Oleander is a non-native plant that is typically grown in containers or greenhouses in Pennsylvania. It is uncommon to see it growing outside in Pennsylvania’s natural habitat since it prefers warm conditions. However, the flower is nonetheless popular in the Keystone State.

Oleander is extremely harmful to both humans and animals, despite its beauty. Cardiac glycosides are present in all parts of the plant. These glycosides are strong poisons that can seriously harm one’s health when consumed or even while in touch with the sap. The symptoms of eating oleander leaves, blossoms, or seeds include nausea, vomiting, lightheadedness, and irregular heartbeat. In extreme circumstances, it can cause cardiac arrest or death. Oleander also poses a risk when used as firewood or during controlled burns due to the fact that the smoke it produces when burning can be hazardous if ingested.

Oleander should only be pruned or handled with the utmost care while wearing gloves and protective equipment. To avoid accidental intake, keep oleander away from the reach of children and animals. If exposure or ingestion happens, you should get medical help right once.


Oleander (pictured) has toxic sap that can cause illness if ingested.


7. White Baneberry

Classification: Actaea pachypoda

Eastern North America is home to the perennial herbaceous plant known as the white baneberry. It is known for having clusters of white berries with black dots that resemble miniature doll’s eyes. It’s also a member of the Ranunculaceae family. Stream banks, shady locations, and damp forests are the usual habitats for the plant.

White baneberry may be found in Pennsylvania’s woodland understory, especially in the eastern and central regions of the state. It does best in cold, shaded locations and favors rich, well-drained soils.

Although the berries of the white baneberry may seem attractive, both people and animals should avoid eating them. The glycoside actein and other cardiogenic poisons are present throughout the entire plant. Any part of the plant that is consumed, especially the berries, can cause serious health effects. White baneberry poisoning can cause nausea, vomiting, stomach discomfort, disorientation, an irregular pulse, and, in severe cases, cardiac arrest or respiratory failure.

White baneberries should not be handled or consumed, so use caution if you happen to find one growing on your property or nerby. Children could be drawn to the berries of the plant. Therefore, it’s important to inform them of any potential risks. In order to avoid unintentional poisoning, pet owners should be aware of their animals’ availability to white baneberries. To guarantee the safety of your family and animals, make sure there is no white baneberry on your property, and be sure to study the plant’s appearance. Understanding what white baneberry looks like serves as a reminder of the value of identifying and avoiding potentially hazardous plants in residential natural settings.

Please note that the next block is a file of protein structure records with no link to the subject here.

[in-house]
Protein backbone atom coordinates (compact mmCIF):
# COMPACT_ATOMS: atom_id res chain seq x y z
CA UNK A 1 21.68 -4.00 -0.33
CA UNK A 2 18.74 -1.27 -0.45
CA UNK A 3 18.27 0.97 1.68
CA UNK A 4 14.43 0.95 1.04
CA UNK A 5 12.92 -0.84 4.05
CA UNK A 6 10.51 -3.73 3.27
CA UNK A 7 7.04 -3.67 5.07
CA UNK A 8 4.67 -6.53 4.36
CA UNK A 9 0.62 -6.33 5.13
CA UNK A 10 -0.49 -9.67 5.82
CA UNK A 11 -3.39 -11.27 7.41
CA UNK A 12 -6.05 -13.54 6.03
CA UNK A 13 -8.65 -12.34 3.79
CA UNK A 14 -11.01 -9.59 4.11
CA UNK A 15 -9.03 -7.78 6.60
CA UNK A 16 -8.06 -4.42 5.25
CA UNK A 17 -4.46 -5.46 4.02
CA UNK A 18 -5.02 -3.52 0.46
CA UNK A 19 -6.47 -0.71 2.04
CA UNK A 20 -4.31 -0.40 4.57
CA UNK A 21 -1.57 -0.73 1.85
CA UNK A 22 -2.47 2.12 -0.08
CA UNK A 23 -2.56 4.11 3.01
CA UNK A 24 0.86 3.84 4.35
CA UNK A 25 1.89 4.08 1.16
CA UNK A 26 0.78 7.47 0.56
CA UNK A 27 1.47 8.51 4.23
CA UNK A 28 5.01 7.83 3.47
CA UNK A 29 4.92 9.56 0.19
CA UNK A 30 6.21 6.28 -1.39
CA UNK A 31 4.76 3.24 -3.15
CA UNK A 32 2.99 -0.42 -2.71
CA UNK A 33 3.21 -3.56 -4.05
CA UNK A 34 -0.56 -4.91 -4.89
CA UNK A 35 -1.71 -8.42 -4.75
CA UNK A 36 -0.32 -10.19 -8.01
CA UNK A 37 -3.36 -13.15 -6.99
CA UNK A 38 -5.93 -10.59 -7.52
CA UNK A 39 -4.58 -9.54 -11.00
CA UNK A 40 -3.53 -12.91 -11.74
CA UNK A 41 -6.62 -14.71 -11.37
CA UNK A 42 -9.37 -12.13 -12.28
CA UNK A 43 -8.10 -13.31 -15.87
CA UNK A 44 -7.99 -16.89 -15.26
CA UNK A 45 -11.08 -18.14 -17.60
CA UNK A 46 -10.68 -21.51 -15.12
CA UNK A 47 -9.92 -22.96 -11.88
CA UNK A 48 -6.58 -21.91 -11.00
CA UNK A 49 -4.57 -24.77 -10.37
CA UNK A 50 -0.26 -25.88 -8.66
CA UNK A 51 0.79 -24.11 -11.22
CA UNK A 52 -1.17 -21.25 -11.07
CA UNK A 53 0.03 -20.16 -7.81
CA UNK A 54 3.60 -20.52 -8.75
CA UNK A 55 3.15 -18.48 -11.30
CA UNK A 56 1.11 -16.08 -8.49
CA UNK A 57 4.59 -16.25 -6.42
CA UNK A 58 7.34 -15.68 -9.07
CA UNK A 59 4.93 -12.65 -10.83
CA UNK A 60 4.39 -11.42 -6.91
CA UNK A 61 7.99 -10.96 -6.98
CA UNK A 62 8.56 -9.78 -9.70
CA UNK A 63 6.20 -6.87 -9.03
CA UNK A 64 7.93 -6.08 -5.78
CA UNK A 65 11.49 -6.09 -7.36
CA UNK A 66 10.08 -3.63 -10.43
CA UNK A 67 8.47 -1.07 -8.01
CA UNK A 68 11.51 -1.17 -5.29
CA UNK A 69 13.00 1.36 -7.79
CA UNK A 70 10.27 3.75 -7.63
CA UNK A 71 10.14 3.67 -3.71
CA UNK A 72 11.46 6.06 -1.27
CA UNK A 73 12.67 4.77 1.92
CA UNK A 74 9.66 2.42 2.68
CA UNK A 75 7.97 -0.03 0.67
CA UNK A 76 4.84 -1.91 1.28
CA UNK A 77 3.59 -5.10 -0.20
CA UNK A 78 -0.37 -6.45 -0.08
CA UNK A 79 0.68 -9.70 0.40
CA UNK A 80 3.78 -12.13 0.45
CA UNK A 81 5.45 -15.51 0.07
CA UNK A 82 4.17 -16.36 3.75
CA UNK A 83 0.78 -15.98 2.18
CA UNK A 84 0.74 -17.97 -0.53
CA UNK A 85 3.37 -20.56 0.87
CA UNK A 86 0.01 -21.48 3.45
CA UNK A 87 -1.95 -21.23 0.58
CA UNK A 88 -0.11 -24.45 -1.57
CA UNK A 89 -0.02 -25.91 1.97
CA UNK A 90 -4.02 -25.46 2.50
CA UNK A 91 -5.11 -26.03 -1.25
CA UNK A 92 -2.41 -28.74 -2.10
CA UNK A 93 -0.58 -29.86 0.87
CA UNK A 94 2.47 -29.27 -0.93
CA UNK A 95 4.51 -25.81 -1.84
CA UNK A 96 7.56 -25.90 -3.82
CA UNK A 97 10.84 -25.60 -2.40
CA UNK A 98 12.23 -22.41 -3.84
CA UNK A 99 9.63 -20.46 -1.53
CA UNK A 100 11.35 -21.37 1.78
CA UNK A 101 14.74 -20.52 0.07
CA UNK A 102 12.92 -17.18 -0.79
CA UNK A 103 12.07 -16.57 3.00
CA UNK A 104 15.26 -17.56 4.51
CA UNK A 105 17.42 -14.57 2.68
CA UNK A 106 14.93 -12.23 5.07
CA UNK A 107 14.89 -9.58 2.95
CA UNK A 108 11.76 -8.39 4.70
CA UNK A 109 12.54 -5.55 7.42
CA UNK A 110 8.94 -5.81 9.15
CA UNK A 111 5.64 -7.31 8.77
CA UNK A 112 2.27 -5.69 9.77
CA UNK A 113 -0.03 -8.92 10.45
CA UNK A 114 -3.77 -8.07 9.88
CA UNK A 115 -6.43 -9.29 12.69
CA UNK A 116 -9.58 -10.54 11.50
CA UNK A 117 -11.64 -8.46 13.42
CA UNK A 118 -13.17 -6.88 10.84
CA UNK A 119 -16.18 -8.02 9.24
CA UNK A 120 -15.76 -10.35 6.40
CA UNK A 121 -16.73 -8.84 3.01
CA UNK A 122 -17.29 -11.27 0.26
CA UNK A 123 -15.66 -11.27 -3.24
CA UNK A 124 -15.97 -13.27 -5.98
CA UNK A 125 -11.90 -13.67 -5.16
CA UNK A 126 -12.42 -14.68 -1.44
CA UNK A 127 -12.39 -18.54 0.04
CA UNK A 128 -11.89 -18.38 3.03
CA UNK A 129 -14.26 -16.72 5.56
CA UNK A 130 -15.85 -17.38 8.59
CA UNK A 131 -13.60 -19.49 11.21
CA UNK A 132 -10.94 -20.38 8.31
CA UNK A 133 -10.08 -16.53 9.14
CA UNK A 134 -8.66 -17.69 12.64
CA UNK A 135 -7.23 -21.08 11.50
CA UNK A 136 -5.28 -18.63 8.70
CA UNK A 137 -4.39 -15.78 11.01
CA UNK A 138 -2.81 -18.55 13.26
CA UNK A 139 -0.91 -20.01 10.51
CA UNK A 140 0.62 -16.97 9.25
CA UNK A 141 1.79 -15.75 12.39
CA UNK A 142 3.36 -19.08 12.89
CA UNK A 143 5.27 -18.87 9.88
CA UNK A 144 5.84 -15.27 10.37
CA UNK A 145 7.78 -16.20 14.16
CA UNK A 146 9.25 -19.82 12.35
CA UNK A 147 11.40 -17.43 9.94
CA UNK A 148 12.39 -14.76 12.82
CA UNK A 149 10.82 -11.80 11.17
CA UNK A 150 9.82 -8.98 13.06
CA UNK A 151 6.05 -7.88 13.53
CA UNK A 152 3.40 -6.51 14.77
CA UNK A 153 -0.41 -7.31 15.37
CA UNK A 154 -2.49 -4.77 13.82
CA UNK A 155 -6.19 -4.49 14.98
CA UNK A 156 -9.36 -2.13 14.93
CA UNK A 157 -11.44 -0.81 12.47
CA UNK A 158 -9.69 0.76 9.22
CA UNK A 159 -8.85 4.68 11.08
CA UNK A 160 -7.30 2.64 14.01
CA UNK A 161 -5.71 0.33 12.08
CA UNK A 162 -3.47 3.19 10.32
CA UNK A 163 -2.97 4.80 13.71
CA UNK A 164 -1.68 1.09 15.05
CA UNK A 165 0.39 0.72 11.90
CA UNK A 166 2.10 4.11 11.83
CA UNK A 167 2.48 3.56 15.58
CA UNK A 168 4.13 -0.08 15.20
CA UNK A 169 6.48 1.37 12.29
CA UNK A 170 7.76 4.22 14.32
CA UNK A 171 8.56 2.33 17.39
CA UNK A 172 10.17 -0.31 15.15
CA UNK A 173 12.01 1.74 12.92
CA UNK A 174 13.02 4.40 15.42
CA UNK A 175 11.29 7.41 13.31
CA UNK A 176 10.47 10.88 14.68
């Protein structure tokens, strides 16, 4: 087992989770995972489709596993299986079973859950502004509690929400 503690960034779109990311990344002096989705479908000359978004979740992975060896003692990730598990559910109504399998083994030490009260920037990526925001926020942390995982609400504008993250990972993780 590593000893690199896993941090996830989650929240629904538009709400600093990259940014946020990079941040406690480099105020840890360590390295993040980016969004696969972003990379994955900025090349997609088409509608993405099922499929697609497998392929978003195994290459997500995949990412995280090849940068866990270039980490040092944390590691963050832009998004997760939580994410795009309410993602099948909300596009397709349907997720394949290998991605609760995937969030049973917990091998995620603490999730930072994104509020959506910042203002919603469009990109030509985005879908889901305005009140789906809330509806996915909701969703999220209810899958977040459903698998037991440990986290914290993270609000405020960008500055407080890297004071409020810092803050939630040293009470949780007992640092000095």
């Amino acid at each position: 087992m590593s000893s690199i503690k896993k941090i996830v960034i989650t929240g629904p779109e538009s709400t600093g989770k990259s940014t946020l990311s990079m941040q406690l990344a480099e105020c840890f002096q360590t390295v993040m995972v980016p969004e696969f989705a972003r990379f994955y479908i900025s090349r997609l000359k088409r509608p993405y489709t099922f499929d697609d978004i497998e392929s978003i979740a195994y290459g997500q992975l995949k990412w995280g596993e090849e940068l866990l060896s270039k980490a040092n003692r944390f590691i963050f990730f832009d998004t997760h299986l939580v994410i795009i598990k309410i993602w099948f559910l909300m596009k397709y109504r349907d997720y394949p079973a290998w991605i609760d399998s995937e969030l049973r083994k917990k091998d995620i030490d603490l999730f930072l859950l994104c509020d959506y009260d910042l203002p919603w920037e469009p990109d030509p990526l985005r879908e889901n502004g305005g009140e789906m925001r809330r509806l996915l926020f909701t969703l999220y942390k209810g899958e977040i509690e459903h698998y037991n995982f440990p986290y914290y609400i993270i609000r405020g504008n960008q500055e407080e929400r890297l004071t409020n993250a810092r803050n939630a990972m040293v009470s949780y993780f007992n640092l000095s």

Actaea pachypoda doll's-eyes

Doll’s eye can grow up to 18-30 inches (46-76 cm) tall.

©Alex Polo/

8. Fly Poison

Classification: Amianthium muscaetoxicum

The perennial herbaceous plant called fly poison is indigenous to eastern North America, including Pennsylvania. Its tall, narrow leaves and clusters of white blooms make it distinctive. Typically, fly poison can be found growing in open meadows, woodlands, and beside stream banks. Fly poison is present across Pennsylvania, although it is most prevalent in wet, shady forests. It does best in regions with partial sunshine and requires rich, well-drained soils.

Despite its name, fly poison can be harmful to both people and animals in addition to flies. The plant as a whole includes poisonous alkaloids including zygacine and muscaetoxin. Serious toxicity can result from ingesting any component of the plant. Dizziness, weakness, tremors, convulsions, nausea, vomiting, stomach pain, and, in severe situations, respiratory failure or cardiac arrest, are just a few of the symptoms that might occur.

Animals are often repelled by fly poison’s toxicity and don’t attempt to eat it. Accidental ingestion, however, may happen when there is a lack of food in their environment or when one plant species is mistaken for another. So, be careful with your pets, especially dogs!

Fly poison should be handled carefully due to its toxicity. The plant may deceive you with its appealing look and white blossoms, which is why there is so much value in poisonous plant awareness and prevention.

How was our list of dangerous plants in Pennsylvania? If you come across any of these poisonous or toxic plants, be very careful and always avoid ingesting them. 

Fly poison is beautiful but toxic.

©homeredwardprice/CC BY 2.0 – Original / License

Summary of the 8 Most Dangerous Plants in Pennsylvania

NumberDangerous Plant
1Wild Parsnip
2Creeping Thistle
3Virginia Creeper
4Morning Glory
5English Yew
7White Baneberry
8Fly Poison

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About the Author

Em Casalena is a writer at A-Z Animals where their primary focus is on plants, gardening, and sustainability. Em has been writing and researching about plants for nearly a decade and is a proud Southwest Institute of Healing Arts graduate and certified Urban Farming instructor. Em is a resident of Arizona and enjoys learning about eco-conscious living, thrifting at local shops, and caring for their Siamese cat Vladimir.